Baby Vampire, Gulp!

Baby Vampire, Gulp!
Review by Martha Topol, submitted on 1-Mar-2000

PAPINEAU, Lucie. Baby Vampire, Gulp! illus. by Pascale Constantin. ISBN 1-894363-21-3. LC C99-900630-4.

ea vol: tr. from French by Charles Phillips. unpaged. (Monster Country Series). CIP. Dominique & Friends. 1999. pap. $7.95.

PreS--In Gulp, when the delivery bat arrives with a baby vampire complete with pointy teeth and a "lovely green complexion," his mother is proud of his aggressive growth while Daddy Vampire struggles to keep his kid equipped with food and stuffed animals, which are exuberantly dismembered.

This book goes over the top in its efforts to be daring. Warm mouse blood as a food is distasteful, even if it is meant for a vampire. And readers will be hard-pressed to identify with Daddy Vampire's parental angst.

The pictures have a disjointed, cubist combination of line and off-beat coloration to establish an alien monster country. It is certainly dynamic, heavily influenced by its many shades of putrid lime green.

In Yuck, a chubby, pink-checked child arrives on delivery day instead of a baby witch. While the mother frets over her baby's human tendencies, the father does all of the loving. This is the more successful of the two titles. The sly humor created as a result of the juxtaposition of two disparate worlds is accessible to youngsters. The art has rounded forms, reminiscent of circus balloons, to create the laughable, goofball characters.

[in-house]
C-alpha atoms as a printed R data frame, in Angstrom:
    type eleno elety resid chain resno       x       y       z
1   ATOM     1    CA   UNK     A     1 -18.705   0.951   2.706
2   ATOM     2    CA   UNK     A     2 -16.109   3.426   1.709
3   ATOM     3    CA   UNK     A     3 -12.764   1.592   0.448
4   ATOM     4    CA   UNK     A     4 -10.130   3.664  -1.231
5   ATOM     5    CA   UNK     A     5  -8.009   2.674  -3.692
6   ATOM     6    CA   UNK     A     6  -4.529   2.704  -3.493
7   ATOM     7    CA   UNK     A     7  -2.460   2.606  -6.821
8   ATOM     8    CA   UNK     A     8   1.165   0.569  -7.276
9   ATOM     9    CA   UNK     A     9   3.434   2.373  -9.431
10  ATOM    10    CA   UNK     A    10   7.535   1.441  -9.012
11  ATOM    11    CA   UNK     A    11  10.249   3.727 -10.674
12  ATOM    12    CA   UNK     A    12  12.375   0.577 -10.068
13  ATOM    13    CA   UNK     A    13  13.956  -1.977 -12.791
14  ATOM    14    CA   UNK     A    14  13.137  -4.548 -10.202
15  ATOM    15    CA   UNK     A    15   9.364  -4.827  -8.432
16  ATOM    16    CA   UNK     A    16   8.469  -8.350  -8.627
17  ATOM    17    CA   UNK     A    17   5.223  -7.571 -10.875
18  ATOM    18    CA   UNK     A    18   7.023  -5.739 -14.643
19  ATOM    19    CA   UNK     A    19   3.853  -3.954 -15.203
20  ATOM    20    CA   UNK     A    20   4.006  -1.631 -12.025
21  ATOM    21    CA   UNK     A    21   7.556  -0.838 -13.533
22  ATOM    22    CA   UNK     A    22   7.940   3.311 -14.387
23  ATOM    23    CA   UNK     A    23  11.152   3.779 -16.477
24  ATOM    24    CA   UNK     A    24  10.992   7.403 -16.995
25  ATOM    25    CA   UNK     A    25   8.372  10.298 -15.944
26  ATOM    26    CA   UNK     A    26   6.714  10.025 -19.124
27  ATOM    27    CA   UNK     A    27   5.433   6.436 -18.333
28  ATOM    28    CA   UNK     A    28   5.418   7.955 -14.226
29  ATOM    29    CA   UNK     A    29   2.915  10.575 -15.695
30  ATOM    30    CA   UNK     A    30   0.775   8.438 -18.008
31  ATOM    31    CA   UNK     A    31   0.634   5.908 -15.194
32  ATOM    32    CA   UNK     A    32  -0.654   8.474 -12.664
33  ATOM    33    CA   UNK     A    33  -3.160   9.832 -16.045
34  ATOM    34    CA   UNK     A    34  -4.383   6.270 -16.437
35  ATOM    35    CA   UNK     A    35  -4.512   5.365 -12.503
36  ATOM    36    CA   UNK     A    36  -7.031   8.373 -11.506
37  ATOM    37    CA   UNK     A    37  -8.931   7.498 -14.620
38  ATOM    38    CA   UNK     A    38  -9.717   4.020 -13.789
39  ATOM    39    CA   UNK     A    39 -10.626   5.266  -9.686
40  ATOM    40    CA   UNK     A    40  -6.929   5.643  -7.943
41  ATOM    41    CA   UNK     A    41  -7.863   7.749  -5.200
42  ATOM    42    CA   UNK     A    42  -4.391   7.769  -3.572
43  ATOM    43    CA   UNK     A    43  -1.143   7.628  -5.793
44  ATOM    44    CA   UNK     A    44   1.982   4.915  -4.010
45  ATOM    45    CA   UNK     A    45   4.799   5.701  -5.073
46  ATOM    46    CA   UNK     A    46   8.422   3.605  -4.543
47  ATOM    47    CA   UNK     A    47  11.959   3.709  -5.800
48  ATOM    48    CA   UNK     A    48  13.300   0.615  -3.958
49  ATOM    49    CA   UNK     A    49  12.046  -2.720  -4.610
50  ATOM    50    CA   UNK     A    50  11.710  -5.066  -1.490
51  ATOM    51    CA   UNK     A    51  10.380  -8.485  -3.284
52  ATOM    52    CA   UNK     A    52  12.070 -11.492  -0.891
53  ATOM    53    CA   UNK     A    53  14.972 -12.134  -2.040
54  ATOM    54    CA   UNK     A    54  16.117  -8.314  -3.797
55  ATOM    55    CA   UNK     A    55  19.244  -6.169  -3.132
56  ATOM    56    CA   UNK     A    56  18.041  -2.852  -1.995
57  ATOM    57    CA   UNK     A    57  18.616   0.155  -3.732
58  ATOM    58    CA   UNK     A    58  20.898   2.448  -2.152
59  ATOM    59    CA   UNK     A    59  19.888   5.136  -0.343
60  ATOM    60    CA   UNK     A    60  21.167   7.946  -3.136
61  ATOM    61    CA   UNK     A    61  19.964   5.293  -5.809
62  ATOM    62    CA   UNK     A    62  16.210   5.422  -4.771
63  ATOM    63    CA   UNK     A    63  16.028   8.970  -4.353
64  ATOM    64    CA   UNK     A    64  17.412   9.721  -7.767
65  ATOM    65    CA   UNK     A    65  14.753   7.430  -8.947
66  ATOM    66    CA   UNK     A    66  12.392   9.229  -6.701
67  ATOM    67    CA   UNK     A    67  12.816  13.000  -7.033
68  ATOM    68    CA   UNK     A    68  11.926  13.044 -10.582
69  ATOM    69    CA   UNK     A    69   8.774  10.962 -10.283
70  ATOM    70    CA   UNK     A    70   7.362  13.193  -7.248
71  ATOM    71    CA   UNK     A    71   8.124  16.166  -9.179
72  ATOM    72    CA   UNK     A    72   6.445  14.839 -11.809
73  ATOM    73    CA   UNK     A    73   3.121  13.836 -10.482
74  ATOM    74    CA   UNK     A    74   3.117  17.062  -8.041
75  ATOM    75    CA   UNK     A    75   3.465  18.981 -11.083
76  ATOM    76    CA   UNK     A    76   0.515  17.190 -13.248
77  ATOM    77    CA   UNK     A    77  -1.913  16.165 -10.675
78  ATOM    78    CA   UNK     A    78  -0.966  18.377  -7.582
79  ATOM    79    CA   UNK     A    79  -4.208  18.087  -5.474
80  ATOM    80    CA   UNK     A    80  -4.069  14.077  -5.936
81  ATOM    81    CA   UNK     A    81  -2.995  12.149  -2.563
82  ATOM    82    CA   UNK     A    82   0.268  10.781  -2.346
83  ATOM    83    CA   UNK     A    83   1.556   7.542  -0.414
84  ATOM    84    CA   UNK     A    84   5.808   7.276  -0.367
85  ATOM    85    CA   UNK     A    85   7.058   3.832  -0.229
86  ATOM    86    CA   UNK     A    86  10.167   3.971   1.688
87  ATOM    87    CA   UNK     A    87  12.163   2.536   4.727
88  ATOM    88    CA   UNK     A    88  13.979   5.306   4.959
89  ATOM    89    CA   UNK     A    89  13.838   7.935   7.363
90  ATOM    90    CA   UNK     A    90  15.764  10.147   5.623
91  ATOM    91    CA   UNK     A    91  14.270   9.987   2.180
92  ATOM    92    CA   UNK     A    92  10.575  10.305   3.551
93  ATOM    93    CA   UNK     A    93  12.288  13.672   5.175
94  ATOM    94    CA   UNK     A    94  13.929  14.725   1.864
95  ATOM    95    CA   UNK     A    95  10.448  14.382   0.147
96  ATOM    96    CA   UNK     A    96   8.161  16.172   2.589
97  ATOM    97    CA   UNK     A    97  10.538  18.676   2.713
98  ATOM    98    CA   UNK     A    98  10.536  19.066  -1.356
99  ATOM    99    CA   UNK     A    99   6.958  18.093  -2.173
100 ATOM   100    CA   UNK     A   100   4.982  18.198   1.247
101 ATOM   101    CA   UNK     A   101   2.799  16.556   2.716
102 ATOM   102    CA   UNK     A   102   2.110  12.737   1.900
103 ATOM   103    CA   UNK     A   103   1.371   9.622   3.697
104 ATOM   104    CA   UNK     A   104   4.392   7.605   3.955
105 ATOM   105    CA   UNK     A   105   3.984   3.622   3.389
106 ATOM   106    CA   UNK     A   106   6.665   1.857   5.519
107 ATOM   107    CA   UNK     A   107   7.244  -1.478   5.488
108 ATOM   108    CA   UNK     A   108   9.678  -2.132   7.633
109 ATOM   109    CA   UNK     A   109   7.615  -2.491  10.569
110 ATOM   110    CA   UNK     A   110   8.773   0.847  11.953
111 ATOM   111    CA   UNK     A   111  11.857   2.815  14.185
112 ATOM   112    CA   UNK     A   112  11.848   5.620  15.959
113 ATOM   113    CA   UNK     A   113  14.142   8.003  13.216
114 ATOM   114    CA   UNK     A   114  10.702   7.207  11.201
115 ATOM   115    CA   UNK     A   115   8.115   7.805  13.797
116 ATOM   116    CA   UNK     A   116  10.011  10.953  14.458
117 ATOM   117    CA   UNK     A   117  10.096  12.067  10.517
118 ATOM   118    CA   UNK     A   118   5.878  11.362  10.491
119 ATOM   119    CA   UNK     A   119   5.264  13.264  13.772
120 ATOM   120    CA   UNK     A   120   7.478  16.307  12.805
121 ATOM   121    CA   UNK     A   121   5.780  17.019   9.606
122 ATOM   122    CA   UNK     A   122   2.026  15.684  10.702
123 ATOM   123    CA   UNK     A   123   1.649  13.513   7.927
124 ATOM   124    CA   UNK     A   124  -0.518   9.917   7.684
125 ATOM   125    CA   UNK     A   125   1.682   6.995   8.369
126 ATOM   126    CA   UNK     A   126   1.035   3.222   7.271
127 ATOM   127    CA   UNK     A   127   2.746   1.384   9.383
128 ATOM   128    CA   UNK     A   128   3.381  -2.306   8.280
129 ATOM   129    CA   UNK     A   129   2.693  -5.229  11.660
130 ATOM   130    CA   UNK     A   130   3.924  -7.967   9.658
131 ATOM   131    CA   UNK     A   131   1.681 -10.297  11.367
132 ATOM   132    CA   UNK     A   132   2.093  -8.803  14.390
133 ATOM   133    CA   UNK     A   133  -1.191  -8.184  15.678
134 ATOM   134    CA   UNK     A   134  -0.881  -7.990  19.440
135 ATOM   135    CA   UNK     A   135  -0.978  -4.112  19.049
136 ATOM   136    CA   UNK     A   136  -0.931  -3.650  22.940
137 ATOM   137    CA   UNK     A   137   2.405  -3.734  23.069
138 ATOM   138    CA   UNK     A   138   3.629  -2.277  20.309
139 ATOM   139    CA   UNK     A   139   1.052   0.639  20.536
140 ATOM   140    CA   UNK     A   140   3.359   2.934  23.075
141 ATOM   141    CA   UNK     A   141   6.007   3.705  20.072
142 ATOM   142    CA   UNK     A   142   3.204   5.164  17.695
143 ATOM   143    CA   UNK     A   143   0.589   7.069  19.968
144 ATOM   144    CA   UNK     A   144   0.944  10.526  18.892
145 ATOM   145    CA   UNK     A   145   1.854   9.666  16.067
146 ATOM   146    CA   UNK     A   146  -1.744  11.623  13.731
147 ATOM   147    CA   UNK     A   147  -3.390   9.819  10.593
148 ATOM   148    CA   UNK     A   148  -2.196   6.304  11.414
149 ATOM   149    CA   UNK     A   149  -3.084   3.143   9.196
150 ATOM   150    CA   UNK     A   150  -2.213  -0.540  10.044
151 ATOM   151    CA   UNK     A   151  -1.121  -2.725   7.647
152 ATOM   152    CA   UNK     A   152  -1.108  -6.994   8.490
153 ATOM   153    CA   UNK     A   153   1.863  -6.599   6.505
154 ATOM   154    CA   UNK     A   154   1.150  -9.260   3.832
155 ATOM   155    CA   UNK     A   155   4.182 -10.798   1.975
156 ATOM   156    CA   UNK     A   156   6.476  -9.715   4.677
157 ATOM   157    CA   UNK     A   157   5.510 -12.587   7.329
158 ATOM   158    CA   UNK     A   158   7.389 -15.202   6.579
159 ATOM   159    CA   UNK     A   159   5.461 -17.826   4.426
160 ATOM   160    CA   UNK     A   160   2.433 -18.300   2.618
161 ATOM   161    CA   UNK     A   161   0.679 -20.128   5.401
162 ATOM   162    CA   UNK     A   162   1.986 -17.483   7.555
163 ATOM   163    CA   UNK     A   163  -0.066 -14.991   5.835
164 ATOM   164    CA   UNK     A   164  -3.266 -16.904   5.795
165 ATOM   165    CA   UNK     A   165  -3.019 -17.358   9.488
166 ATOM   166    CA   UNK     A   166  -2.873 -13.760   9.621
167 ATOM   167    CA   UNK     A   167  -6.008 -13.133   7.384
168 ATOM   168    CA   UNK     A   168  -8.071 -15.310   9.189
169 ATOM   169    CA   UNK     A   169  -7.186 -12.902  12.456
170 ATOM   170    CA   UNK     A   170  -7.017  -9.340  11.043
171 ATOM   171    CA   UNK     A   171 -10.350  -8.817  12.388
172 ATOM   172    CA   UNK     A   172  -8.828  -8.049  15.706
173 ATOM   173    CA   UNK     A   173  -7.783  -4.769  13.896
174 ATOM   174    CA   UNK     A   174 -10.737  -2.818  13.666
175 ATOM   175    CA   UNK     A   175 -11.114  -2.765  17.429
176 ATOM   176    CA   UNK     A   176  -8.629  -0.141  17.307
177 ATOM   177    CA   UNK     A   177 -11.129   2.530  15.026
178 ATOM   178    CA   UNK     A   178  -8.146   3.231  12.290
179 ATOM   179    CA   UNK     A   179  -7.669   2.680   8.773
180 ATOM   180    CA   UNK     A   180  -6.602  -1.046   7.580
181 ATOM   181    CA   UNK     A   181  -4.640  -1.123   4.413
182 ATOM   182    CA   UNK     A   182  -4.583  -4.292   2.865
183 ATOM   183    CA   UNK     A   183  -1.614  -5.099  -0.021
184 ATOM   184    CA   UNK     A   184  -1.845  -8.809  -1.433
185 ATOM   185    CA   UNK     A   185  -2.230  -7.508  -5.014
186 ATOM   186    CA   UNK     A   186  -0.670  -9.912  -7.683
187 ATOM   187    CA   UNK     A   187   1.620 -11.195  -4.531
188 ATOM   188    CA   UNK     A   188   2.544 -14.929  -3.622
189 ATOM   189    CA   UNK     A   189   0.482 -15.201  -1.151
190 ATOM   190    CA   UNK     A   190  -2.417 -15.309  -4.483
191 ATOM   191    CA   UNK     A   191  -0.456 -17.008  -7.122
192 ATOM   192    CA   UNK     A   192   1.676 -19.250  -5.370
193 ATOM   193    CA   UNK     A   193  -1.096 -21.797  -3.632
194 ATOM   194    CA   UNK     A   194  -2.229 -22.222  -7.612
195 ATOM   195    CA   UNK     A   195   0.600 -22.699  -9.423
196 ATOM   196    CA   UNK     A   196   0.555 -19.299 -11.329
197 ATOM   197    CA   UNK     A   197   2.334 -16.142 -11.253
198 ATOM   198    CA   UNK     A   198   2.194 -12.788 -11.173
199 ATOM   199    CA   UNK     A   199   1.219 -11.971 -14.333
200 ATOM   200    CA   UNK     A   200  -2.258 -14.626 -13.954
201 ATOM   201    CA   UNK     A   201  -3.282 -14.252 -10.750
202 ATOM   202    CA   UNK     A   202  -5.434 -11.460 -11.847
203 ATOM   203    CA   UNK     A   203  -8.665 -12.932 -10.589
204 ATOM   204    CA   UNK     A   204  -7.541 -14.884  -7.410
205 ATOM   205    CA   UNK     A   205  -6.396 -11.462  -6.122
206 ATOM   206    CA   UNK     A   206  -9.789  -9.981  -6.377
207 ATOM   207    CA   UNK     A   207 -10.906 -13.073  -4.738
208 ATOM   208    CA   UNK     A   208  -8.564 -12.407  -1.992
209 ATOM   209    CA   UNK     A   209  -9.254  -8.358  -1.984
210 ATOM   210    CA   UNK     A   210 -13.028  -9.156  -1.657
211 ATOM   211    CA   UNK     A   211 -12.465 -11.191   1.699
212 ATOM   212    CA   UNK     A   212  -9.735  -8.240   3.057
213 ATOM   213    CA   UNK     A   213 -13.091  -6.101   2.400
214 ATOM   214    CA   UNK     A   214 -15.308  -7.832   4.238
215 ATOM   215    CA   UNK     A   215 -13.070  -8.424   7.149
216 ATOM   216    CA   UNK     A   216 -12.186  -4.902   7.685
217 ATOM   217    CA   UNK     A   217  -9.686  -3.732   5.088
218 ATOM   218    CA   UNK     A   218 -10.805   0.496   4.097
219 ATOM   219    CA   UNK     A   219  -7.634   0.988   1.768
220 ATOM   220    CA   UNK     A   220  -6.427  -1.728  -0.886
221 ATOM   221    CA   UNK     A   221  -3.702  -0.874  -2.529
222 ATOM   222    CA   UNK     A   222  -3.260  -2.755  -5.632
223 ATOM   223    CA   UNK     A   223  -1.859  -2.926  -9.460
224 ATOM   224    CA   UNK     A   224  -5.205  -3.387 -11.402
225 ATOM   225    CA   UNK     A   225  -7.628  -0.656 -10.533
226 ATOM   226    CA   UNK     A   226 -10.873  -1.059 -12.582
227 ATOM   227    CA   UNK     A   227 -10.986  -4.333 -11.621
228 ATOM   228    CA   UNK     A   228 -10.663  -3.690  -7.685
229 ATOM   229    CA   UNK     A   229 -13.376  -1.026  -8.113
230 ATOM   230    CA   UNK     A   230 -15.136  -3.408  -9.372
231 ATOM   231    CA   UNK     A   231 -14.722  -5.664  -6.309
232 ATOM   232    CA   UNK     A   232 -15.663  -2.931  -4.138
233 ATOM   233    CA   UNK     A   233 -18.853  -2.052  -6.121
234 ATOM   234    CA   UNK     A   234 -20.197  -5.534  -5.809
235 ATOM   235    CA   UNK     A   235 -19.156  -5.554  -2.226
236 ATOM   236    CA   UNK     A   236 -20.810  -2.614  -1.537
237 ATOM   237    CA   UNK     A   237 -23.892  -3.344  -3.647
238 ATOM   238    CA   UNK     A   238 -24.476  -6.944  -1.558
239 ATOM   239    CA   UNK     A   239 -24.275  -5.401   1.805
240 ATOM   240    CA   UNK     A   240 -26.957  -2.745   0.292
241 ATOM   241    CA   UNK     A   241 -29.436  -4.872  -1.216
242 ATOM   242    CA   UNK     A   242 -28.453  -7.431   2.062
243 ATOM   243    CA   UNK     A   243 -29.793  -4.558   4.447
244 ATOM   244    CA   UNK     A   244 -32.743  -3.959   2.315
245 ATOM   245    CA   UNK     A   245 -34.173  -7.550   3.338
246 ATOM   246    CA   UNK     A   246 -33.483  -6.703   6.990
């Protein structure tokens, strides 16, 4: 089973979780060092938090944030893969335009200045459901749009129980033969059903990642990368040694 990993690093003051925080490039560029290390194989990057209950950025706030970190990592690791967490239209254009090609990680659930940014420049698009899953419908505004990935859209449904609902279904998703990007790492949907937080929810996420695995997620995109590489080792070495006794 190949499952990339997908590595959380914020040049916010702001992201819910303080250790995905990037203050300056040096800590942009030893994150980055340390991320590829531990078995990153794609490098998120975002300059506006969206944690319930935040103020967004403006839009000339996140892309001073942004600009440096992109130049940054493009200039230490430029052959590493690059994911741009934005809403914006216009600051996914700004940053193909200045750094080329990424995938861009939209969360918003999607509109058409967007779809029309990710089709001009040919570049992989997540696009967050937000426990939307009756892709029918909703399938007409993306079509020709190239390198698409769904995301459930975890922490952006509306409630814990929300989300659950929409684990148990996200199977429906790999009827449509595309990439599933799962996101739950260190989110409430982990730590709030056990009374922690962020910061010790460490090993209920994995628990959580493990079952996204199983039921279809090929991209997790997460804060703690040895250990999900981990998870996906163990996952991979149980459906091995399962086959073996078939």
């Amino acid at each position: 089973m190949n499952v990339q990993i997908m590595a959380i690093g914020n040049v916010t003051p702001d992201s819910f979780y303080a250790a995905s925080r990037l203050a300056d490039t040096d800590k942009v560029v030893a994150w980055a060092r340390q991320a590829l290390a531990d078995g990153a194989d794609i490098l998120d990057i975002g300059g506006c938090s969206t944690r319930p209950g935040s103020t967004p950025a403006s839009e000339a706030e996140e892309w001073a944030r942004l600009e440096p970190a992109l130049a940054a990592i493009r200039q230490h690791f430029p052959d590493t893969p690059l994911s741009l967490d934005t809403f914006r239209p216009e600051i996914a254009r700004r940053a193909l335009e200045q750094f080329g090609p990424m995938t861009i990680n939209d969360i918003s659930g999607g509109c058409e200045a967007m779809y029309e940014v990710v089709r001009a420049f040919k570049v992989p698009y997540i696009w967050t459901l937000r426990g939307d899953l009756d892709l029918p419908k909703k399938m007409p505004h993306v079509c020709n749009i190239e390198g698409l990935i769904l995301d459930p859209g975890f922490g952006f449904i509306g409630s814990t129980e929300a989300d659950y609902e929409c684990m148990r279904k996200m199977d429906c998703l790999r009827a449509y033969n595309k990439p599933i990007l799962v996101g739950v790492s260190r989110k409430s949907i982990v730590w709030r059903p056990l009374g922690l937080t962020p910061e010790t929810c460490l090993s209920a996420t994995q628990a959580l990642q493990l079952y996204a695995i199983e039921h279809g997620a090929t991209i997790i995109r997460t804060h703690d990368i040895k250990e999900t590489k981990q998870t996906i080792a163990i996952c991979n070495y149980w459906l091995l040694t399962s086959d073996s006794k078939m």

In both titles, each renegade baby proves itself at the annual birthday bash. While the premise of these stories will appeal to youngsters, overall they fail to deliver.

--Martha Topol, Traverse Area District Library, Traverse City, MI

COPYRIGHT 2000 Cahners Publishing Company

Fanged Films

From the Library

As the 20th century evolved, rational man turned to science to explain mythology that had pervaded for thousands of years. How could a man be mistaken for a vampire? How could someone appear to have been the victim of a vampire attack? Science, in time, came back with answers that may surprise you.Anemia
A million fancies strike you when you hear the name: Nosferatu!N O S F E R A T Udoes not die!What do you expect of the first showing of this great work?Aren't you afraid? - Men must die. But legend has it that a vampire, Nosferatu, 'der Untote' (the Undead), lives on men's blood! You want to see a symphony of horror? You may expect more. Be careful. Nosferatu is not just fun, not something to be taken lightly. Once more: beware.- Publicity for Nosferatu in the German magazine Buhne und Film, 1922  

Drawn to Vamps?

Vol. 1 No. 32
Batman vs. the Vampire
Vol. 1 No. 1
Space Slaver